Jessica and her husband Blake are both Canterbury graduates. After attending different colleges out of state, they returned to Fort Wayne and to Canterbury. Jessica has served in several roles related to development, alumni relations and community engagement. Blake is now a teacher and the boys head soccer coach.
“One thing that really appeals to me as a parent and an employee is that we are a family. I think whether you started in the early childhood program, in middle school or in high school, everyone is always looking out for one another. There’s this family-friendly community atmosphere,” says Jessica.
“We work really hard to be a school that serves all types of different students in Fort Wayne not only from a place of ethnic diversity, but also socioeconomic diversity and we’re really proud of that,” stresses Jackson. “Walk the halls of our campus and you will find a loving, inclusive environment where kids feel like they belong.”
In addition to guiding students to be scholars, athletes and artists, there are character development programs in place at all grade levels, teaching the importance of integrity and ethical behavior. Part of that education includes opportunities for students to learn from one another.
“We do lots of little things to try and build community like our annual Thanksgiving feast, where we bring the whole school community together and share a meal. We try to do a lot across all of the divisions of the school, pre-K through 12, because it’s important for the for the little ones to see the big kids and look up to them, and it’s important for our high school students to be leaders and good role models,” Jackson says.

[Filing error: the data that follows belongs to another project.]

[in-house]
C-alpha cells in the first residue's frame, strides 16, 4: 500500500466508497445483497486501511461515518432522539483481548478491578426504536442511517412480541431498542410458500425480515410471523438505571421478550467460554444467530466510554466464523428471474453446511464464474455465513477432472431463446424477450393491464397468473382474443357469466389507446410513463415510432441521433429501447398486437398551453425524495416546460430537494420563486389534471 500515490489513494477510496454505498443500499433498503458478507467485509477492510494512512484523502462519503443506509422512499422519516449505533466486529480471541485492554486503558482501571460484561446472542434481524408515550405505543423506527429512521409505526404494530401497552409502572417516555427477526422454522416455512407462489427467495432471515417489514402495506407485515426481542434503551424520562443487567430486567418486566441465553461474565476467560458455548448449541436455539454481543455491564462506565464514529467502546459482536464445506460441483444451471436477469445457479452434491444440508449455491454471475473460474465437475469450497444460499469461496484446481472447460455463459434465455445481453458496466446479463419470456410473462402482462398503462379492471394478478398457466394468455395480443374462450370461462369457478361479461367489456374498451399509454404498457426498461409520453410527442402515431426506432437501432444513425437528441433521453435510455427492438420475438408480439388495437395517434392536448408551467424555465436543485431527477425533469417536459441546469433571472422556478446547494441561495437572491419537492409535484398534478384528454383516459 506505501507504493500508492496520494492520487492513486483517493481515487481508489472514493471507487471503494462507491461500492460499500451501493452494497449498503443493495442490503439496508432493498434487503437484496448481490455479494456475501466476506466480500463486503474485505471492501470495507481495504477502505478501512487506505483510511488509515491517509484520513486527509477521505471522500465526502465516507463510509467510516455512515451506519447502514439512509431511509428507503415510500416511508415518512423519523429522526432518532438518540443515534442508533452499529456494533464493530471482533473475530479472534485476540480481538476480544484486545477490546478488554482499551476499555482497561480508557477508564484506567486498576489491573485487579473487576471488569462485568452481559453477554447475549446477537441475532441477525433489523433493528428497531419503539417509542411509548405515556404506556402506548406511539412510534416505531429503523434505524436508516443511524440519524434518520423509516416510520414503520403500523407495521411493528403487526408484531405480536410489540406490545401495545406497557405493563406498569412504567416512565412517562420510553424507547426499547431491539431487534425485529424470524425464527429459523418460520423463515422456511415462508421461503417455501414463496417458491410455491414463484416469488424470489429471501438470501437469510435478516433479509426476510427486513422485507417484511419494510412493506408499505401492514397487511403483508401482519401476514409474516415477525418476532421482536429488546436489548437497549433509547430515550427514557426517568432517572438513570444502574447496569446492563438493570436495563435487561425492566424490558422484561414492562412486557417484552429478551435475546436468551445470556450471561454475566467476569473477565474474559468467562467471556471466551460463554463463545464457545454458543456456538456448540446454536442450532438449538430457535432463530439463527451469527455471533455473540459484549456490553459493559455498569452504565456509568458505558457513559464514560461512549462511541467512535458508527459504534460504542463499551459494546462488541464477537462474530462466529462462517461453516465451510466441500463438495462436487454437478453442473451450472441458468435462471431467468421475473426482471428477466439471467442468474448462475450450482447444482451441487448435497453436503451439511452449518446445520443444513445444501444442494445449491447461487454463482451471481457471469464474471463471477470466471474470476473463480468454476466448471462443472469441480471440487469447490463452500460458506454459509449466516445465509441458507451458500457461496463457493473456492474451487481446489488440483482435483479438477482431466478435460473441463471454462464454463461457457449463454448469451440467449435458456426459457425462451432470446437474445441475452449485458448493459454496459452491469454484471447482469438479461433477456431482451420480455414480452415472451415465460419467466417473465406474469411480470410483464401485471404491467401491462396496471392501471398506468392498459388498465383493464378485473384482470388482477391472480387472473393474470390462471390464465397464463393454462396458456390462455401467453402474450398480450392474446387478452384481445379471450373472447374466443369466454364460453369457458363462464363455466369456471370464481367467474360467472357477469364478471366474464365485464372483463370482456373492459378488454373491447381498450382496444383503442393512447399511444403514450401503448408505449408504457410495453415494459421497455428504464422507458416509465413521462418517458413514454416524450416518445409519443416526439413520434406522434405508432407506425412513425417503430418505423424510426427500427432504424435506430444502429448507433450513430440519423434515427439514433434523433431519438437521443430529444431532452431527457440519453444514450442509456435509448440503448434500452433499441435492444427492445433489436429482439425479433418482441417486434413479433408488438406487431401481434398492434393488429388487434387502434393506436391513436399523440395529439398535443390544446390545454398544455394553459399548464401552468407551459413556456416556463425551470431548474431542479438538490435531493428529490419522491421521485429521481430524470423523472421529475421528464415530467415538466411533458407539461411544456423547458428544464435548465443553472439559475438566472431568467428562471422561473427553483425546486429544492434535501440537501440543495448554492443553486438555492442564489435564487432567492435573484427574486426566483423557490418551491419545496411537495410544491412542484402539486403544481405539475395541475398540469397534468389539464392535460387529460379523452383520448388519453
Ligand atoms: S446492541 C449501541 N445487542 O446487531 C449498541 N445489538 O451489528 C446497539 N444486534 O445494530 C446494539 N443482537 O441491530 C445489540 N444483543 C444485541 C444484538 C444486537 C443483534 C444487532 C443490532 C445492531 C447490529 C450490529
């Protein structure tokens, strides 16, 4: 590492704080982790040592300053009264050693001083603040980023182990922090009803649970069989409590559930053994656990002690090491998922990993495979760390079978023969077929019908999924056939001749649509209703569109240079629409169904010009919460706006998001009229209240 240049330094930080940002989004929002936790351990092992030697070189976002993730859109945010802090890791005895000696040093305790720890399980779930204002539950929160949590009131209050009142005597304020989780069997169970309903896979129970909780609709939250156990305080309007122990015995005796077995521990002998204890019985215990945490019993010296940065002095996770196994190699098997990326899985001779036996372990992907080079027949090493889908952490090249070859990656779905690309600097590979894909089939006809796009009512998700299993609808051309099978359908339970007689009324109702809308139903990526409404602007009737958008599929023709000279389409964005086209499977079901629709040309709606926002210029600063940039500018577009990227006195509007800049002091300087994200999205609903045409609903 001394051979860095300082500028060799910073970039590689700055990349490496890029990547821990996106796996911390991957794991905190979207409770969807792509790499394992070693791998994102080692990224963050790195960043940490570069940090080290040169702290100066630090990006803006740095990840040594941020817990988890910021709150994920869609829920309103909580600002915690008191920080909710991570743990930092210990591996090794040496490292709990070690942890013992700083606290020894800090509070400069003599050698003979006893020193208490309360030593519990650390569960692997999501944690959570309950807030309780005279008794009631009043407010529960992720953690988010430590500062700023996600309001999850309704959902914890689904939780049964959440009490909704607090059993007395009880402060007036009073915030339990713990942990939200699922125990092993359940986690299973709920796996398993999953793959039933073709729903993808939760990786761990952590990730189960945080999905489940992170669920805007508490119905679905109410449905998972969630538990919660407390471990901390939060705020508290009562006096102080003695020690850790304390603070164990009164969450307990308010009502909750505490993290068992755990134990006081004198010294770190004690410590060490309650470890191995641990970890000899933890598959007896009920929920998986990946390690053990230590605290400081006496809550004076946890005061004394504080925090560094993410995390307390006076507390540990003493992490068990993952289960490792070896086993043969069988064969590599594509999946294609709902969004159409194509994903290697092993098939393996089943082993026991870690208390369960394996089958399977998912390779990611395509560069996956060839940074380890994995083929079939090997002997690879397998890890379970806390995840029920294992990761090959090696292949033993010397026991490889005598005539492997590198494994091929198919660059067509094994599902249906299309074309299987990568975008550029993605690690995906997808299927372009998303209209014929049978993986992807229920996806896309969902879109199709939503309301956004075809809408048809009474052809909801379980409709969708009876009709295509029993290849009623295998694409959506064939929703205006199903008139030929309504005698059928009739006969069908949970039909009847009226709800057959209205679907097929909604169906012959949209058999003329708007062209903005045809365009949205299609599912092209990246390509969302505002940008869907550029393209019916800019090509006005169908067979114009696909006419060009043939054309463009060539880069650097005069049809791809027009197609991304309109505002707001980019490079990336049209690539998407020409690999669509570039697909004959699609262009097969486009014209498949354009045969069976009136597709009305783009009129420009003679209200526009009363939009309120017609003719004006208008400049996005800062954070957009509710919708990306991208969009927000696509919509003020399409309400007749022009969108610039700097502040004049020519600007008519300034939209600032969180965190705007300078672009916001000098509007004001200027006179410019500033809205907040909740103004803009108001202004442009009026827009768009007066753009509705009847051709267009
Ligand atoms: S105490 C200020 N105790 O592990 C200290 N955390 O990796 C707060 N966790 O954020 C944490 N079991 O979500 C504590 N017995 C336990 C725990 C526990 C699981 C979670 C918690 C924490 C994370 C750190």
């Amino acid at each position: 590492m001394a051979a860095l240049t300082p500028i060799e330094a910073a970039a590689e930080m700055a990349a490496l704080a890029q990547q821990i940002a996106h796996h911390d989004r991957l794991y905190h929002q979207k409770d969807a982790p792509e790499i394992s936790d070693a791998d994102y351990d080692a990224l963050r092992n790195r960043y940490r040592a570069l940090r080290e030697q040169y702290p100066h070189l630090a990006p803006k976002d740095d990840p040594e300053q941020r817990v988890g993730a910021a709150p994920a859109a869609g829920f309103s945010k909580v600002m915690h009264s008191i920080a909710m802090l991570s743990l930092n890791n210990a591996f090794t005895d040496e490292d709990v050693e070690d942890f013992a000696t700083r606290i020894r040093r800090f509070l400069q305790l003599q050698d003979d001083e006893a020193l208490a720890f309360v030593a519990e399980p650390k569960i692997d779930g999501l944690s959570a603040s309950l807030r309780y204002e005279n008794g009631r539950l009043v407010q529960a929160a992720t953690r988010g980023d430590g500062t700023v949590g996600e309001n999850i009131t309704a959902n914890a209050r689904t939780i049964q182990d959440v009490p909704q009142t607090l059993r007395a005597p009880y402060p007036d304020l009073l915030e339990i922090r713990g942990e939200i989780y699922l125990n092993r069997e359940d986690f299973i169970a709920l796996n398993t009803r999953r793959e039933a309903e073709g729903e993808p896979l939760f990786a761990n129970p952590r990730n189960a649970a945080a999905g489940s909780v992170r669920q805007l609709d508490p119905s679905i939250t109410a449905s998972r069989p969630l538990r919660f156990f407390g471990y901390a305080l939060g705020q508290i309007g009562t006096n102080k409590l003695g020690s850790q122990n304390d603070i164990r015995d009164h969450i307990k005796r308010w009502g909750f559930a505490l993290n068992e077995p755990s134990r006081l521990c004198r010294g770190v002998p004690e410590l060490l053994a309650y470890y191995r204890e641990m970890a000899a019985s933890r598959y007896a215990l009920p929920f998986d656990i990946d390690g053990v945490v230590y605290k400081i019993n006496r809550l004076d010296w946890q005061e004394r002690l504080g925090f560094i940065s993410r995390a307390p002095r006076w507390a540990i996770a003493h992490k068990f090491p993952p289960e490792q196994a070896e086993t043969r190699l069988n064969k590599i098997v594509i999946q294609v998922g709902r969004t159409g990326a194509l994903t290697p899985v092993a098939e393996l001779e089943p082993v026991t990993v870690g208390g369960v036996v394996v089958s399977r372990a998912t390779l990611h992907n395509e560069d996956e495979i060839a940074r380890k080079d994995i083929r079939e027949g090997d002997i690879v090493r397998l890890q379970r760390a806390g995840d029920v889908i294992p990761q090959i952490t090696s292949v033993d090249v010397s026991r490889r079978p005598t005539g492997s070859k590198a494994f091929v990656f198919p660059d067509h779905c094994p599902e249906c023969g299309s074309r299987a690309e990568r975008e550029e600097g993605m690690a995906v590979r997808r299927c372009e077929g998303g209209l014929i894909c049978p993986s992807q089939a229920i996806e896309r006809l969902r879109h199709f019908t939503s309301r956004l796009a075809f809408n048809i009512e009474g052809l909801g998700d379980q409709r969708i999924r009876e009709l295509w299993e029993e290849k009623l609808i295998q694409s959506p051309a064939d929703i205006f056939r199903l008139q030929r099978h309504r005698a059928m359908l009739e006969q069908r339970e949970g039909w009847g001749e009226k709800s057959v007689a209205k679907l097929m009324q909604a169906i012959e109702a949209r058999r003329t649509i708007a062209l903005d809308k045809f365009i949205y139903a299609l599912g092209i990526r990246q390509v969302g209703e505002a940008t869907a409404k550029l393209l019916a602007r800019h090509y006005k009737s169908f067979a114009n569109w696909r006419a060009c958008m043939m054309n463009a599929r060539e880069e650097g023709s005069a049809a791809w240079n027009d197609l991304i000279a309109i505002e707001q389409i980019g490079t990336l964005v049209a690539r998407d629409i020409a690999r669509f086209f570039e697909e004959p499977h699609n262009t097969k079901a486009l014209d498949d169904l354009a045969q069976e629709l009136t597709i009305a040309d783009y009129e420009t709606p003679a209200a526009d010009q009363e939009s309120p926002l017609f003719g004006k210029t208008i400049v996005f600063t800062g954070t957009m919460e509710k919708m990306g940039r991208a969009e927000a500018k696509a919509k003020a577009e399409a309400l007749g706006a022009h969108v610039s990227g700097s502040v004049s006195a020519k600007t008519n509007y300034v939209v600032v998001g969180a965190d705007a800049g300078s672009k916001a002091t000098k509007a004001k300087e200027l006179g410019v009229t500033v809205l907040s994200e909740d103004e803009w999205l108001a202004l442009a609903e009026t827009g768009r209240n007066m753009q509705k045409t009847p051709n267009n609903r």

Canterbury believes it’s also important to teach students the benefits of giving back to their community by providing opportunities for volunteerism.
“We’re working on a civic engagement program where we don’t just connect internally within the Canterbury community, but each grade level will go out and partner with the local organization to do service projects,” Jackson shares. “We’ve always done things like that, but this new engagement program is going to be a way for each grade level to have a really robust experience with a different organization. We want to teach kids that serving in the community and being out in the community is just as important as the learning that we do at school.”
Courtney Sloan says her family has never regretted the decision to enroll her daughters at Canterbury and is appreciative of the fact that she, too, immediately felt accepted. “This has been the best transition as far as just being able to get in there and get to know people. Several moms reached out to me right away and welcomed me. But for our family, the most important thing has been seeing our children happy.”
Address: 5601 Covington Road, Fort Wayne, Indiana 46804 / 3210 Smith Road, Fort Wayne, Indiana 46804
Phone: (260) 407-3553